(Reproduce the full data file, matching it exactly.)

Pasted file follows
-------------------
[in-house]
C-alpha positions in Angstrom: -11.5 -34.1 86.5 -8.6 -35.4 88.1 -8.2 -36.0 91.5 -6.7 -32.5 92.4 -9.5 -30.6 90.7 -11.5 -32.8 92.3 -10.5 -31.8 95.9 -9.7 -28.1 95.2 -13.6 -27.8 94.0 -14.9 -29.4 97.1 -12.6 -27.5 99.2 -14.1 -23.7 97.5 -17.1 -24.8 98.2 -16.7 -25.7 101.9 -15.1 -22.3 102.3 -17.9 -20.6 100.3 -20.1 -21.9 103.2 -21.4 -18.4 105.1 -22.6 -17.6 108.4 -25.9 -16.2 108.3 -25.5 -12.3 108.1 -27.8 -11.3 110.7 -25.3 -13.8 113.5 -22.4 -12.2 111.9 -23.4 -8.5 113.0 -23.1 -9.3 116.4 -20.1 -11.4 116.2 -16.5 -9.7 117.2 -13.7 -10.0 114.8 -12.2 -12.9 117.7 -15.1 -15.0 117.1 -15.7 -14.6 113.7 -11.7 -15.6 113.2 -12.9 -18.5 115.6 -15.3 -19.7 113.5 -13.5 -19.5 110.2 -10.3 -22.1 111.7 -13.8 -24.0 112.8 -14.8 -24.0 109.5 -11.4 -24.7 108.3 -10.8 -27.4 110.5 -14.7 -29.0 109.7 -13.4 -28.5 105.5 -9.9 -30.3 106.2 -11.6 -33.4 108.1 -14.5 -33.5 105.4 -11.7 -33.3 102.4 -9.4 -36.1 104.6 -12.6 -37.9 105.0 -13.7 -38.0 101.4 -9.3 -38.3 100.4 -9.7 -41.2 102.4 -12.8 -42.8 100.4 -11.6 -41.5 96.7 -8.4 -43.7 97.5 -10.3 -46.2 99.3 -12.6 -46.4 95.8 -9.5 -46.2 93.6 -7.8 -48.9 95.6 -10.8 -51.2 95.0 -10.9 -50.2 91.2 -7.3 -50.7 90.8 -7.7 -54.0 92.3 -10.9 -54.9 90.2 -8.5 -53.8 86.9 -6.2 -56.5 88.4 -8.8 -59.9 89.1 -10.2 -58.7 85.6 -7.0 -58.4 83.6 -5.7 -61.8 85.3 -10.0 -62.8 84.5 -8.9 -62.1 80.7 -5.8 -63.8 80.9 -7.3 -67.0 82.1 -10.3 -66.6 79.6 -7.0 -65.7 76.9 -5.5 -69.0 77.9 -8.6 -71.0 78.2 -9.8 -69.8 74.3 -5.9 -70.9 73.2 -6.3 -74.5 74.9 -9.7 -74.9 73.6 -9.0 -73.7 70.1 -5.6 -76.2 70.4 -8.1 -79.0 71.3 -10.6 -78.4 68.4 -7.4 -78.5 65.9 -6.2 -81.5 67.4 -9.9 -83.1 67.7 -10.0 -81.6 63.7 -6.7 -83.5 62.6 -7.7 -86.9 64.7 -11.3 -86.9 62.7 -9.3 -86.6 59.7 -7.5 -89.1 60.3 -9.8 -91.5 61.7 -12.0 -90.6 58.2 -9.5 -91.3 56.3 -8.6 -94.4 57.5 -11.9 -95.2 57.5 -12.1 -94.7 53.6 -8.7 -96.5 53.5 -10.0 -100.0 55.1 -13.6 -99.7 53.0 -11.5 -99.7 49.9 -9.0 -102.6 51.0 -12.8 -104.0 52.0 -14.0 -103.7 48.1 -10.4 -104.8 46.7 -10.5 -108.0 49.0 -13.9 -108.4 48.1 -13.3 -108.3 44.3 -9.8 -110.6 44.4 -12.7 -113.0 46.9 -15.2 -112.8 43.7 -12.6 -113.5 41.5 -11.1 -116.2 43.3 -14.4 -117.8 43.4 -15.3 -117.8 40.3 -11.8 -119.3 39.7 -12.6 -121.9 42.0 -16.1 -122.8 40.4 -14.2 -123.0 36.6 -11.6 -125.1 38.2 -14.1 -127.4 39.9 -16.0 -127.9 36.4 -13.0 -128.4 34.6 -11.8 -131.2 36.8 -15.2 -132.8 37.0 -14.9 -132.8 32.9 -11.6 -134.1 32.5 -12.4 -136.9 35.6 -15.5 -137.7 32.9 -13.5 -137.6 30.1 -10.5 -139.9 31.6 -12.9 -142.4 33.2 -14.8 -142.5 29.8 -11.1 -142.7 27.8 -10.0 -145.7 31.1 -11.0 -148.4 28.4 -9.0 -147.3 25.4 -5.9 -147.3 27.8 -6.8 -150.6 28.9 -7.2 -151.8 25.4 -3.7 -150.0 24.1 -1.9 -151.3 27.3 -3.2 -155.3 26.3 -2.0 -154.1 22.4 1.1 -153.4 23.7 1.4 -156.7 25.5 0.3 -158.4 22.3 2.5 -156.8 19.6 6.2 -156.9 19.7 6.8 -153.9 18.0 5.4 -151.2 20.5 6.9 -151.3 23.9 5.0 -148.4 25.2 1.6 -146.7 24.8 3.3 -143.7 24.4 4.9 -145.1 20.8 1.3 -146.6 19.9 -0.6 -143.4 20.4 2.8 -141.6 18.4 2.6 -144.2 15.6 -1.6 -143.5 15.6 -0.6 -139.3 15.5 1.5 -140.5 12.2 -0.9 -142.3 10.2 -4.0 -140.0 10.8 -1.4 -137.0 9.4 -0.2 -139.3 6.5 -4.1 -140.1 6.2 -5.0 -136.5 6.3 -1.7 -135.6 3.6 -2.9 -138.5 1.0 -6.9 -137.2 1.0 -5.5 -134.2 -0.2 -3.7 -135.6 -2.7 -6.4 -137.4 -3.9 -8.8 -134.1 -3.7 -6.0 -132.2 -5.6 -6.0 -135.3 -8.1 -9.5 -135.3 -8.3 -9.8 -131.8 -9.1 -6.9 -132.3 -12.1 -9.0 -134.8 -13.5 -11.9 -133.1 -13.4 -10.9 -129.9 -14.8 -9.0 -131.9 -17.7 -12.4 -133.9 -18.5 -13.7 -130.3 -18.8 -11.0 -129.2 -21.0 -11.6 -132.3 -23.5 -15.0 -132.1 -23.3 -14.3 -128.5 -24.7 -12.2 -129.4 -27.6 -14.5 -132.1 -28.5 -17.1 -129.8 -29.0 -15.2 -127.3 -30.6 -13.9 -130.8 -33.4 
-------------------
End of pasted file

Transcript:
[in-house]
C-alpha positions in Angstrom: -11.5 -34.1 86.5 -8.6 -35.4 88.1 -8.2 -36.0 91.5 -6.7 -32.5 92.4 -9.5 -30.6 90.7 -11.5 -32.8 92.3 -10.5 -31.8 95.9 -9.7 -28.1 95.2 -13.6 -27.8 94.0 -14.9 -29.4 97.1 -12.6 -27.5 99.2 -14.1 -23.7 97.5 -17.1 -24.8 98.2 -16.7 -25.7 101.9 -15.1 -22.3 102.3 -17.9 -20.6 100.3 -20.1 -21.9 103.2 -21.4 -18.4 105.1 -22.6 -17.6 108.4 -25.9 -16.2 108.3 -25.5 -12.3 108.1 -27.8 -11.3 110.7 -25.3 -13.8 113.5 -22.4 -12.2 111.9 -23.4 -8.5 113.0 -23.1 -9.3 116.4 -20.1 -11.4 116.2 -16.5 -9.7 117.2 -13.7 -10.0 114.8 -12.2 -12.9 117.7 -15.1 -15.0 117.1 -15.7 -14.6 113.7 -11.7 -15.6 113.2 -12.9 -18.5 115.6 -15.3 -19.7 113.5 -13.5 -19.5 110.2 -10.3 -22.1 111.7 -13.8 -24.0 112.8 -14.8 -24.0 109.5 -11.4 -24.7 108.3 -10.8 -27.4 110.5 -14.7 -29.0 109.7 -13.4 -28.5 105.5 -9.9 -30.3 106.2 -11.6 -33.4 108.1 -14.5 -33.5 105.4 -11.7 -33.3 102.4 -9.4 -36.1 104.6 -12.6 -37.9 105.0 -13.7 -38.0 101.4 -9.3 -38.3 100.4 -9.7 -41.2 102.4 -12.8 -42.8 100.4 -11.6 -41.5 96.7 -8.4 -43.7 97.5 -10.3 -46.2 99.3 -12.6 -46.4 95.8 -9.5 -46.2 93.6 -7.8 -48.9 95.6 -10.8 -51.2 95.0 -10.9 -50.2 91.2 -7.3 -50.7 90.8 -7.7 -54.0 92.3 -10.9 -54.9 90.2 -8.5 -53.8 86.9 -6.2 -56.5 88.4 -8.8 -59.9 89.1 -10.2 -58.7 85.6 -7.0 -58.4 83.6 -5.7 -61.8 85.3 -10.0 -62.8 84.5 -8.9 -62.1 80.7 -5.8 -63.8 80.9 -7.3 -67.0 82.1 -10.3 -66.6 79.6 -7.0 -65.7 76.9 -5.5 -69.0 77.9 -8.6 -71.0 78.2 -9.8 -69.8 74.3 -5.9 -70.9 73.2 -6.3 -74.5 74.9 -9.7 -74.9 73.6 -9.0 -73.7 70.1 -5.6 -76.2 70.4 -8.1 -79.0 71.3 -10.6 -78.4 68.4 -7.4 -78.5 65.9 -6.2 -81.5 67.4 -9.9 -83.1 67.7 -10.0 -81.6 63.7 -6.7 -83.5 62.6 -7.7 -86.9 64.7 -11.3 -86.9 62.7 -9.3 -86.6 59.7 -7.5 -89.1 60.3 -9.8 -91.5 61.7 -12.0 -90.6 58.2 -9.5 -91.3 56.3 -8.6 -94.4 57.5 -11.9 -95.2 57.5 -12.1 -94.7 53.6 -8.7 -96.5 53.5 -10.0 -100.0 55.1 -13.6 -99.7 53.0 -11.5 -99.7 49.9 -9.0 -102.6 51.0 -12.8 -104.0 52.0 -14.0 -103.7 48.1 -10.4 -104.8 46.7 -10.5 -108.0 49.0 -13.9 -108.4 48.1 -13.3 -108.3 44.3 -9.8 -110.6 44.4 -12.7 -113.0 46.9 -15.2 -112.8 43.7 -12.6 -113.5 41.5 -11.1 -116.2 43.3 -14.4 -117.8 43.4 -15.3 -117.8 40.3 -11.8 -119.3 39.7 -12.6 -121.9 42.0 -16.1 -122.8 40.4 -14.2 -123.0 36.6 -11.6 -125.1 38.2 -14.1 -127.4 39.9 -16.0 -127.9 36.4 -13.0 -128.4 34.6 -11.8 -131.2 36.8 -15.2 -132.8 37.0 -14.9 -132.8 32.9 -11.6 -134.1 32.5 -12.4 -136.9 35.6 -15.5 -137.7 32.9 -13.5 -137.6 30.1 -10.5 -139.9 31.6 -12.9 -142.4 33.2 -14.8 -142.5 29.8 -11.1 -142.7 27.8 -10.0 -145.7 31.1 -11.0 -148.4 28.4 -9.0 -147.3 25.4 -5.9 -147.3 27.8 -6.8 -150.6 28.9 -7.2 -151.8 25.4 -3.7 -150.0 24.1 -1.9 -151.3 27.3 -3.2 -155.3 26.3 -2.0 -154.1 22.4 1.1 -153.4 23.7 1.4 -156.7 25.5 0.3 -158.4 22.3 2.5 -156.8 19.6 6.2 -156.9 19.7 6.8 -153.9 18.0 5.4 -151.2 20.5 6.9 -151.3 23.9 5.0 -148.4 25.2 1.6 -146.7 24.8 3.3 -143.7 24.4 4.9 -145.1 20.8 1.3 -146.6 19.9 -0.6 -143.4 20.4 2.8 -141.6 18.4 2.6 -144.2 15.6 -1.6 -143.5 15.6 -0.6 -139.3 15.5 1.5 -140.5 12.2 -0.9 -142.3 10.2 -4.0 -140.0 10.8 -1.4 -137.0 9.4 -0.2 -139.3 6.5 -4.1 -140.1 6.2 -5.0 -136.5 6.3 -1.7 -135.6 3.6 -2.9 -138.5 1.0 -6.9 -137.2 1.0 -5.5 -134.2 -0.2 -3.7 -135.6 -2.7 -6.4 -137.4 -3.9 -8.8 -134.1 -3.7 -6.0 -132.2 -5.6 -6.0 -135.3 -8.1 -9.5 -135.3 -8.3 -9.8 -131.8 -9.1 -6.9 -132.3 -12.1 -9.0 -134.8 -13.5 -11.9 -133.1 -13.4 -10.9 -129.9 -14.8 -9.0 -131.9 -17.7 -12.4 -133.9 -18.5 -13.7 -130.3 -18.8 -11.0 -129.2 -21.0 -11.6 -132.3 -23.5 -15.0 -132.1 -23.3 -14.3 -128.5 -24.7 -12.2 -129.4 -27.6 -14.5 -132.1 -28.5 -17.1 -129.8 -29.0 -15.2 -127.3 -30.6 -13.9 -130.8 -33.4 